When I was 21, the United States experienced a national trauma: the planes crashing into the World Trade Center, the nearly 3,000 people killed in that day’s terrorist attacks, the ruins left smoldering for months at Ground Zero, and the unnerving knowledge that sooner or later, al-Qaeda would almost certainly strike again. Thoughtful deliberation is never so difficult as in such moments. Like tens of millions of other Americans, I felt fear, anger, anxiety, flashes of moral righteousness, and a desire to fight and vanquish evil as I thought about what had just happened and how America ought to respond. With hindsight, though, I can see that thoughtful deliberation is never so vital as in the aftermath of national traumas. The country would have been well served then by a better debate with less aversion to dispassion and dissent and fewer appeals to moral clarity at the expense of analytic rigor.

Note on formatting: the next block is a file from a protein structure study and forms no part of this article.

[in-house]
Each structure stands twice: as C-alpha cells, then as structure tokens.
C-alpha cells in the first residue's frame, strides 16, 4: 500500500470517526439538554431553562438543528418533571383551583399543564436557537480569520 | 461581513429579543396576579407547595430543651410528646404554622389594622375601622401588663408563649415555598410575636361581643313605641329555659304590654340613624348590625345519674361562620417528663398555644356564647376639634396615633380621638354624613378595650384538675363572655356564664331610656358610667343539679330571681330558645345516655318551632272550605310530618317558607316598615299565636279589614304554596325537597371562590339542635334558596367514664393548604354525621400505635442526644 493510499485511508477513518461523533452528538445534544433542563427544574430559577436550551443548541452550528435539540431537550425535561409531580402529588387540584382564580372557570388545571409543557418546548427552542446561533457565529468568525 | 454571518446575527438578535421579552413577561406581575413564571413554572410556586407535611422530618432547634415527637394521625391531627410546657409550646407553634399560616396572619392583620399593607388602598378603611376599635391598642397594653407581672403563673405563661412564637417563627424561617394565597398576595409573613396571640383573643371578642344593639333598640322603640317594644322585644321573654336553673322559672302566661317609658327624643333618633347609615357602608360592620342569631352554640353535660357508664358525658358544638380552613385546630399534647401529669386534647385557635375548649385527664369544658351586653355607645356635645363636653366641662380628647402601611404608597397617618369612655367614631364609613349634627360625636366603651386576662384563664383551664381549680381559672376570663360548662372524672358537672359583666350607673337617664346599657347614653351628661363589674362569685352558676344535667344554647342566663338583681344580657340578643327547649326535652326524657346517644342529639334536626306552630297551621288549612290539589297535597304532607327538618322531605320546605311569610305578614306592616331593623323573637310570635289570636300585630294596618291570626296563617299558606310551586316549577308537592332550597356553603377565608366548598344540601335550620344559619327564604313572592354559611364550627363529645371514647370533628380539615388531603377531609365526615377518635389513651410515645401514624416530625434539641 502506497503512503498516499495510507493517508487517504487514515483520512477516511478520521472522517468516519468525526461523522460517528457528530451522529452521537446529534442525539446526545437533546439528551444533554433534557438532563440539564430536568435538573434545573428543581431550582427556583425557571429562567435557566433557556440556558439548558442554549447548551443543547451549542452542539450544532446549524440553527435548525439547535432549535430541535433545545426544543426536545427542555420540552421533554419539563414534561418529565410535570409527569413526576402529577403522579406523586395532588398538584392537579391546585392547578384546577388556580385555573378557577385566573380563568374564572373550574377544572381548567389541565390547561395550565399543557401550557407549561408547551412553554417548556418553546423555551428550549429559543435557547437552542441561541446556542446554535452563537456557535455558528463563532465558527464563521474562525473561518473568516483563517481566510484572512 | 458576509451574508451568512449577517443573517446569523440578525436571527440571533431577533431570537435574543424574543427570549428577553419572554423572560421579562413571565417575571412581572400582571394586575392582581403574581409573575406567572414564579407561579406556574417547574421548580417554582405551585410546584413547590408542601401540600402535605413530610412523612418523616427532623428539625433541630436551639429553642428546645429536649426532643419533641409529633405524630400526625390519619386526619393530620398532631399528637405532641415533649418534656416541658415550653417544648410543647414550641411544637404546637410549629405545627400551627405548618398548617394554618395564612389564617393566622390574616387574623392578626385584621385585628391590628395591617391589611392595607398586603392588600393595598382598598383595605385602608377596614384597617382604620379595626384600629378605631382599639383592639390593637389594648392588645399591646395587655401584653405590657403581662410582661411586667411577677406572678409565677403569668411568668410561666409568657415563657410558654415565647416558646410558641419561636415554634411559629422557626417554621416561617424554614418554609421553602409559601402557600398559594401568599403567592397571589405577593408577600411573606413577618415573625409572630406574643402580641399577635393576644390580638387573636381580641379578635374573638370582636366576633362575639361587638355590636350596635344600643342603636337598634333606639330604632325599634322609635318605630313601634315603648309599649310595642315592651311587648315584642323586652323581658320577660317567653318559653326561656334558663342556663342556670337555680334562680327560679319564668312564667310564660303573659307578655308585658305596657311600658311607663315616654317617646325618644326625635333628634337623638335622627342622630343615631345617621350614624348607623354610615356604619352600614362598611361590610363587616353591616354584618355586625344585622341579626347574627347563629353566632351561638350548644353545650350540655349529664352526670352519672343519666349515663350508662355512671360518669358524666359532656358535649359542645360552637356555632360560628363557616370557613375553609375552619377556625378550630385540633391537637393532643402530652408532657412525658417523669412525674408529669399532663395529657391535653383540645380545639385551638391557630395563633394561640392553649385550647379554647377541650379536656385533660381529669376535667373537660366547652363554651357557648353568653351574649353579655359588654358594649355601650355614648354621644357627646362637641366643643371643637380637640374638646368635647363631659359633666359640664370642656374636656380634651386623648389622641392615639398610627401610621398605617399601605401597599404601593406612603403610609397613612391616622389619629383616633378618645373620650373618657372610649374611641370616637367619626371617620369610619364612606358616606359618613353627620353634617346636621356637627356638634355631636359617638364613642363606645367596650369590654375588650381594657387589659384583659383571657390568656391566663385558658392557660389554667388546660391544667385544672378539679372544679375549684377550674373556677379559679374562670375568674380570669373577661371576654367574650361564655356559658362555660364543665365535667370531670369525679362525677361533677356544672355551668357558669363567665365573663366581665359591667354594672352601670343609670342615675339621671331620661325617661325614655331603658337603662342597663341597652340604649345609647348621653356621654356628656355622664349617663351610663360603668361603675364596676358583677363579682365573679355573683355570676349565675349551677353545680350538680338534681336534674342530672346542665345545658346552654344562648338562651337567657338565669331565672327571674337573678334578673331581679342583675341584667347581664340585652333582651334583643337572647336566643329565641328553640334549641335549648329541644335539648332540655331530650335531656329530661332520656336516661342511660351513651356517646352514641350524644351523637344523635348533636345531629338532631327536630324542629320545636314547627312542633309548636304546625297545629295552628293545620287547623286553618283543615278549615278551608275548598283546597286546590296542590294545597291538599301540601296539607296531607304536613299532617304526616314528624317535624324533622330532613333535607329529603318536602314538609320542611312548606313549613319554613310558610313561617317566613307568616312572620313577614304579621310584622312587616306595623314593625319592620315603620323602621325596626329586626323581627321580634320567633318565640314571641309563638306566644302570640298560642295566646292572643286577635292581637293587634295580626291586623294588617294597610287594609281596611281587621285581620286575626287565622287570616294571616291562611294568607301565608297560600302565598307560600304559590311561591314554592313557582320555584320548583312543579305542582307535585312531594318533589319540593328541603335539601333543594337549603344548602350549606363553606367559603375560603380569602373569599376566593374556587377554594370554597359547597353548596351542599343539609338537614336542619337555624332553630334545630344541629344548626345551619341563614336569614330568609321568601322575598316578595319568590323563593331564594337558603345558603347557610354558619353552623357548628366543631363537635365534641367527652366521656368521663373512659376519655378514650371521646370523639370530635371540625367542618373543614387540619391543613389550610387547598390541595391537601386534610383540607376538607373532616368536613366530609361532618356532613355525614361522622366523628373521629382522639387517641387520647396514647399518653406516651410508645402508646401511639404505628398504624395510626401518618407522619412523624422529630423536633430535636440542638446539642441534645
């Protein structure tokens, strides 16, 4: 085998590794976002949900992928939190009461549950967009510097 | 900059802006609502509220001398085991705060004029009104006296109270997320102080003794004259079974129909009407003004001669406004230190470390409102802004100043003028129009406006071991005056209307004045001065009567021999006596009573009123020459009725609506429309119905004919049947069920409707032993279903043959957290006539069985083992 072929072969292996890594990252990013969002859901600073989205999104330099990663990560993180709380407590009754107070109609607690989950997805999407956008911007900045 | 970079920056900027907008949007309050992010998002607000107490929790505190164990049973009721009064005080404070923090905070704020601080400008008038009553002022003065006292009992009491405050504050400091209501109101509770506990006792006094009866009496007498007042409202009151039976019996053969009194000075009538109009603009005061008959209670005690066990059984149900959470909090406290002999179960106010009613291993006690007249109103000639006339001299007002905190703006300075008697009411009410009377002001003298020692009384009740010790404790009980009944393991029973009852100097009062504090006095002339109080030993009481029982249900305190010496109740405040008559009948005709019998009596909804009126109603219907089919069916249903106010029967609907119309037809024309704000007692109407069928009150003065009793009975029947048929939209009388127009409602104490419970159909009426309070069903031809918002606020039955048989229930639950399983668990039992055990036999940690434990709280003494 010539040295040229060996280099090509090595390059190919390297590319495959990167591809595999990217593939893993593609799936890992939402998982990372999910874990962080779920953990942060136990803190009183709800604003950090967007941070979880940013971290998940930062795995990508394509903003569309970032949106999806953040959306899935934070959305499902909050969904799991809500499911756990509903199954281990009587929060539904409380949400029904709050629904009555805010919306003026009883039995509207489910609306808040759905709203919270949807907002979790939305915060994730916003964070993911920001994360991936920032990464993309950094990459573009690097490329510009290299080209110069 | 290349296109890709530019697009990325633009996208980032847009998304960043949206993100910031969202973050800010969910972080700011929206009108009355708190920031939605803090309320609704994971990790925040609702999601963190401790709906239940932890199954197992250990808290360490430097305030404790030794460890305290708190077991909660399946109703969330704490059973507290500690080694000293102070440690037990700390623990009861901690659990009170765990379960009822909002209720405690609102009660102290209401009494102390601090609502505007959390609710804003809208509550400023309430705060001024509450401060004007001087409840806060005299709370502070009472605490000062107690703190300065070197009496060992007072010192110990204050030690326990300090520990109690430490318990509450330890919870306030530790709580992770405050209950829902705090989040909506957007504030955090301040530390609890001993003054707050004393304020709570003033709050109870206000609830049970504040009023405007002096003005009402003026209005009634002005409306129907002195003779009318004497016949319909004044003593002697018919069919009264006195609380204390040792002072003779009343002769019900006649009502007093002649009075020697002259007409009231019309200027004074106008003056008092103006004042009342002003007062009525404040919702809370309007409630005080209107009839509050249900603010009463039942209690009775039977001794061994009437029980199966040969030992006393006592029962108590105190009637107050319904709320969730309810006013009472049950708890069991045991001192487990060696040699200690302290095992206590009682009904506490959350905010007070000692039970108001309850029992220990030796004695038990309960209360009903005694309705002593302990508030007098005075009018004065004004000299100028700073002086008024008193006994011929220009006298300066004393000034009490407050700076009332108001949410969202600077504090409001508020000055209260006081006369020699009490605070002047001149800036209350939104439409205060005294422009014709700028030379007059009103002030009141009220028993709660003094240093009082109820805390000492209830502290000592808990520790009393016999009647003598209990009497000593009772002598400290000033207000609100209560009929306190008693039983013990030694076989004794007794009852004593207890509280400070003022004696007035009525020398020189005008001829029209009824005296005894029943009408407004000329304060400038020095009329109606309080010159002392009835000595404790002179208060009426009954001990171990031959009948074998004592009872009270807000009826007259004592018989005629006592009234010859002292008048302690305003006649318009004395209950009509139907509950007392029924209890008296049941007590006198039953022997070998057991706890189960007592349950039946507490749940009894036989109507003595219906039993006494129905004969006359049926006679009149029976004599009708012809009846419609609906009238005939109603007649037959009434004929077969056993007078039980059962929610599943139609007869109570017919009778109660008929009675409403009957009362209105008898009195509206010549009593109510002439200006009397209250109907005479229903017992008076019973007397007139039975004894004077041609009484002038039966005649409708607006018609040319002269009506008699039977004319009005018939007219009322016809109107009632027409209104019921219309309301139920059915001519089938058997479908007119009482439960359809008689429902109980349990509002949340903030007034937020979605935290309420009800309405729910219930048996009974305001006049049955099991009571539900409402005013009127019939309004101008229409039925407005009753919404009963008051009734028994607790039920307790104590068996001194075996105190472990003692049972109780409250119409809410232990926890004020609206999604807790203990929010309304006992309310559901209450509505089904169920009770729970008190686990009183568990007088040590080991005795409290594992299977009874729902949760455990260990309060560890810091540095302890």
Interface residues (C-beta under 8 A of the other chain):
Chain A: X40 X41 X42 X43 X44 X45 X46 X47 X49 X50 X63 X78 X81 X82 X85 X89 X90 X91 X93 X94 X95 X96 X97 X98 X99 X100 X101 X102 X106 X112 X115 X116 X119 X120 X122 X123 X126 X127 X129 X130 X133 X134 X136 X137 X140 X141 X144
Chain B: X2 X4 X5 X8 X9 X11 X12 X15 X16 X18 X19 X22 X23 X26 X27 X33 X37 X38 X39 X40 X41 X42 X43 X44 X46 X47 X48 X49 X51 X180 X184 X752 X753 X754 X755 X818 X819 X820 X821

Recall the national determination to punish not only Osama bin Laden and al-Qaeda, who carried out the thousands of murders, but also the regime in Afghanistan, which harbored the terrorist organization; the dictator of Iraq, who had nothing to do with the attacks; and more abstractly, the tactic of terrorism, the ideology of Islamofascism, violent extremism in general, and terror itself. Eventually, President George W. Bush asserted that the ultimate goal was “ending tyranny in our world.” The utopian zeal he stoked portended avoidable catastrophes. But anyone who raised prudential concerns at the time was suspected of being disloyal or insensitive, or of lacking moral clarity.